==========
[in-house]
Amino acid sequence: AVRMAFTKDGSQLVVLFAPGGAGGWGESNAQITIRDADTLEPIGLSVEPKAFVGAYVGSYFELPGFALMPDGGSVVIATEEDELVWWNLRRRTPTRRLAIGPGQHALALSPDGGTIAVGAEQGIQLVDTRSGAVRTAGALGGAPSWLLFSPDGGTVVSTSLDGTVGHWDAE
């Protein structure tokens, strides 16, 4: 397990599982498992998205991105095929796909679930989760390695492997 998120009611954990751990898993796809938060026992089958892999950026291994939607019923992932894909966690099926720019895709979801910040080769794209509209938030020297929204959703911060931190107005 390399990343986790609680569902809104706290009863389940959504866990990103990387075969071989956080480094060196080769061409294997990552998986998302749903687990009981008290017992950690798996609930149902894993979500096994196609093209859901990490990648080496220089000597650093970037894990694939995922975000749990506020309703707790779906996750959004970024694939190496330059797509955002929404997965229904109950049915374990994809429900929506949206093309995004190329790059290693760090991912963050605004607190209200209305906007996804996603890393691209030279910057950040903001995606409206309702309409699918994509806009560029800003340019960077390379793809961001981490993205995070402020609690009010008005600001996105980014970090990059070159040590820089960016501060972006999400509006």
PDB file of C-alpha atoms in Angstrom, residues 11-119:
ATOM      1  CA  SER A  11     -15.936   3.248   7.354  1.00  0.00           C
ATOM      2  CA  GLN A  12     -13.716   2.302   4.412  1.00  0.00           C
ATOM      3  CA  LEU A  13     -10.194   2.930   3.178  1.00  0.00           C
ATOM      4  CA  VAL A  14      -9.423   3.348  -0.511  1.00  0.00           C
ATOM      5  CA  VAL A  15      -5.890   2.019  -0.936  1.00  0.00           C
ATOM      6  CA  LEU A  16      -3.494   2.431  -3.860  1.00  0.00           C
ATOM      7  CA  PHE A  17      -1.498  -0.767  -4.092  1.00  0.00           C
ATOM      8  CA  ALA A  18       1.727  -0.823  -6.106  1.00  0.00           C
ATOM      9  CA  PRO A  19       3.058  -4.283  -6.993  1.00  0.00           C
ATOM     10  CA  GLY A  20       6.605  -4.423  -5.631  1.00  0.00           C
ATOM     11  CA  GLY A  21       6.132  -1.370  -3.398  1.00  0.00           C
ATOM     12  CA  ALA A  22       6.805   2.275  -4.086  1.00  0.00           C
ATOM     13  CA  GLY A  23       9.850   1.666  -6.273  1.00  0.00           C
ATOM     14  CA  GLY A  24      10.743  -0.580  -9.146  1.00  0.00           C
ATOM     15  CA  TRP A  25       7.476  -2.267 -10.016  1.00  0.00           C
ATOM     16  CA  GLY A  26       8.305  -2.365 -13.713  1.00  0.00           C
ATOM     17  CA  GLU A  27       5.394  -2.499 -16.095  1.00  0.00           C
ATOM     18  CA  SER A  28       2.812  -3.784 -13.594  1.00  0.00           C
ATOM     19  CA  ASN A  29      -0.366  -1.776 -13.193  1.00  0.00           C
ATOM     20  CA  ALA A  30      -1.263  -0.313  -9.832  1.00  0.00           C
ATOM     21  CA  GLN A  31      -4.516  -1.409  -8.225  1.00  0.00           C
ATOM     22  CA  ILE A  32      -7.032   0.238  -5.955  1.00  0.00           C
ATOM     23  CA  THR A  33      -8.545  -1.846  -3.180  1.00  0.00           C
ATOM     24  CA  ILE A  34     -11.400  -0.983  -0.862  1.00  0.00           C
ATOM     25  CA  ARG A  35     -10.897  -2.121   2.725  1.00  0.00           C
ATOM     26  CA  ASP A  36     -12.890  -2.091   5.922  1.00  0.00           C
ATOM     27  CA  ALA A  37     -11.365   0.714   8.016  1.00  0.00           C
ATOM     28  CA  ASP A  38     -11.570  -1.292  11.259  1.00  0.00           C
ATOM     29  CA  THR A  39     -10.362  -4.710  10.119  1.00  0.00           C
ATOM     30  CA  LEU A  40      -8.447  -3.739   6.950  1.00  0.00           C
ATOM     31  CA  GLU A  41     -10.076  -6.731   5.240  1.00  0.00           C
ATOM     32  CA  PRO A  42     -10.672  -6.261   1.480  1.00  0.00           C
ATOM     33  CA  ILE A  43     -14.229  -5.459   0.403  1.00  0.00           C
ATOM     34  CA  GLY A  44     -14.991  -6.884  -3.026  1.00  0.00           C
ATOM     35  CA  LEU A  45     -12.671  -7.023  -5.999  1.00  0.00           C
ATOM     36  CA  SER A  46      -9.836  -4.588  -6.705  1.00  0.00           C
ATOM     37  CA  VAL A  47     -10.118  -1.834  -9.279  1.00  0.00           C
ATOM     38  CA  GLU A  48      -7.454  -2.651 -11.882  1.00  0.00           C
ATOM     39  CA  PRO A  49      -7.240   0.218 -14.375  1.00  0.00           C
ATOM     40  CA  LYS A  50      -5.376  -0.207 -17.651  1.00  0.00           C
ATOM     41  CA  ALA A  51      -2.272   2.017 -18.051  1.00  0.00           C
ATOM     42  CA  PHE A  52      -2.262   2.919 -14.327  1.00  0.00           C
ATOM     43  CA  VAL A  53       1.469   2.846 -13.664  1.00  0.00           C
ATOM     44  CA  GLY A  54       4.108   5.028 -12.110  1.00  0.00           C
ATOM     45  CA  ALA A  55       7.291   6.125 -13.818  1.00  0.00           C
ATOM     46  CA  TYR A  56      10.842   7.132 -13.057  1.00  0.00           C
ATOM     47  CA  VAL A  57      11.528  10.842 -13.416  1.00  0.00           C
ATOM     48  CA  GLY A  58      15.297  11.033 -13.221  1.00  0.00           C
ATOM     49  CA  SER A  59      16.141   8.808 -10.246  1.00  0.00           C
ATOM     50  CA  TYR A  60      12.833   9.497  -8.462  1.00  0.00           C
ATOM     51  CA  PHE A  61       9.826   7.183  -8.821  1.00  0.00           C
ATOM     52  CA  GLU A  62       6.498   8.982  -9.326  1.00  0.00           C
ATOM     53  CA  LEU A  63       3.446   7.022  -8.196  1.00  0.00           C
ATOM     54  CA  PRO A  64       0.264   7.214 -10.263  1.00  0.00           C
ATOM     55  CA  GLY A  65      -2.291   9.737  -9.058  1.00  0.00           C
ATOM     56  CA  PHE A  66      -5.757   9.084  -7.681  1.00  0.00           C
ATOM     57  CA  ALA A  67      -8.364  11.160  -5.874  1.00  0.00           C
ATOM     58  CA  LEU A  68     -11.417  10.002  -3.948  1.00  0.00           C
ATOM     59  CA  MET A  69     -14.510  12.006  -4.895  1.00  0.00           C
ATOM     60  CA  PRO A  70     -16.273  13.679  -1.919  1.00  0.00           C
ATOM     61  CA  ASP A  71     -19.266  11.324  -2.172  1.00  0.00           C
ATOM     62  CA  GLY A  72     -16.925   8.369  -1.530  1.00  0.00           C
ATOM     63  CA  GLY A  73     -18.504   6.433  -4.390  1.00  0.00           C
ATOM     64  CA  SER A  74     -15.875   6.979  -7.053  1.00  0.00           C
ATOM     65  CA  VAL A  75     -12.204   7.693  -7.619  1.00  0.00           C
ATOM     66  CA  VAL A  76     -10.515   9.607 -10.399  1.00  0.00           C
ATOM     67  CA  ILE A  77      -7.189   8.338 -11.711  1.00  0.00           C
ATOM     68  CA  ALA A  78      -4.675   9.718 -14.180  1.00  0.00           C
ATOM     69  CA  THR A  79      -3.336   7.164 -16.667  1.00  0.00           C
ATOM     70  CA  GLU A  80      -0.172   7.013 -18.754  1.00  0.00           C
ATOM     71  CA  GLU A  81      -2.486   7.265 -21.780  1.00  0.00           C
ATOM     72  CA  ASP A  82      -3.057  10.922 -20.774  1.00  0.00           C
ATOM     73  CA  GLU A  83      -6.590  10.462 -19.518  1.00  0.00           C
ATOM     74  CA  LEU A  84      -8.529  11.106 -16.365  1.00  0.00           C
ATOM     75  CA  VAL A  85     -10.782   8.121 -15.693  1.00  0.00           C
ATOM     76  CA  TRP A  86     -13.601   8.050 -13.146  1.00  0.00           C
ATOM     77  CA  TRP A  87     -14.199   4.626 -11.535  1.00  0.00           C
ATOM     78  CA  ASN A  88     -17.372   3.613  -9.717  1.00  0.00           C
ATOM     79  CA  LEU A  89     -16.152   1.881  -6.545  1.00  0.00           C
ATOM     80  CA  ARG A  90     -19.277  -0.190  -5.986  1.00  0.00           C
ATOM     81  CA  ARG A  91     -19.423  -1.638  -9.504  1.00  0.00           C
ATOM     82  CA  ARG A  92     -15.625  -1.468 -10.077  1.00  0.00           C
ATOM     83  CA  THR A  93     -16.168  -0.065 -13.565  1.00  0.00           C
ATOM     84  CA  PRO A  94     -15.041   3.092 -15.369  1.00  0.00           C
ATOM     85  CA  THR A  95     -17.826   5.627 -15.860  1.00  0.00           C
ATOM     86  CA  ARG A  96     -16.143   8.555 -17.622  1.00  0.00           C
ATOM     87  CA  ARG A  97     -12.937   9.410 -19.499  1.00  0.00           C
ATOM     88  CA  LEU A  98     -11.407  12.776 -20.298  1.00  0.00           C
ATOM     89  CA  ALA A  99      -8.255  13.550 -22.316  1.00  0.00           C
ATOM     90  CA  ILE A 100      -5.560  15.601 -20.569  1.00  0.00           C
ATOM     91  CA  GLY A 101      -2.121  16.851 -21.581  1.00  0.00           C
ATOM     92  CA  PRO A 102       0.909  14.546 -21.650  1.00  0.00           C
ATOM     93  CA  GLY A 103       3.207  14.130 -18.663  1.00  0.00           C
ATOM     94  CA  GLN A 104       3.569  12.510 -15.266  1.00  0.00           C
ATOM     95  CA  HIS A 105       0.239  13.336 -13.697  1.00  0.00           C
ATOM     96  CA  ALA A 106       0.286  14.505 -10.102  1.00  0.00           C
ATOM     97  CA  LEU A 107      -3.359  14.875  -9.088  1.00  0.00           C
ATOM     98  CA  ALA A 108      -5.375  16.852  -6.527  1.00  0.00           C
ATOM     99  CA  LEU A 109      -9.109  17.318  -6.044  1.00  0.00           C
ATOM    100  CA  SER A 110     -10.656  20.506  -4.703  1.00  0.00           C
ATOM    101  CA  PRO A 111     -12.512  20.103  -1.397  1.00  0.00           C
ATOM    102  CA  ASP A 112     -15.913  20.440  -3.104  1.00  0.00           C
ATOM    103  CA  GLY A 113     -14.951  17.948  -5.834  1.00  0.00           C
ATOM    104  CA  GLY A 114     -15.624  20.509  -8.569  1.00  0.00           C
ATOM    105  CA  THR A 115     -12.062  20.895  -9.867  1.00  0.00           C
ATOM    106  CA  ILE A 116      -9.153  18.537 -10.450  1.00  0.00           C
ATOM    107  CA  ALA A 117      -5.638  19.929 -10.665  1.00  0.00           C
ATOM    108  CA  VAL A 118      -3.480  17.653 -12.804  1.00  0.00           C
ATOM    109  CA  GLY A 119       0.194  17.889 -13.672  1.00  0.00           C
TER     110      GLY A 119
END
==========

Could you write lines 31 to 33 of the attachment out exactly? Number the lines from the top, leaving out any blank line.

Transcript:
ATOM     27  CA  ALA A  37     -11.365   0.714   8.016  1.00  0.00           C
ATOM     28  CA  ASP A  38     -11.570  -1.292  11.259  1.00  0.00           C
ATOM     29  CA  THR A  39     -10.362  -4.710  10.119  1.00  0.00           C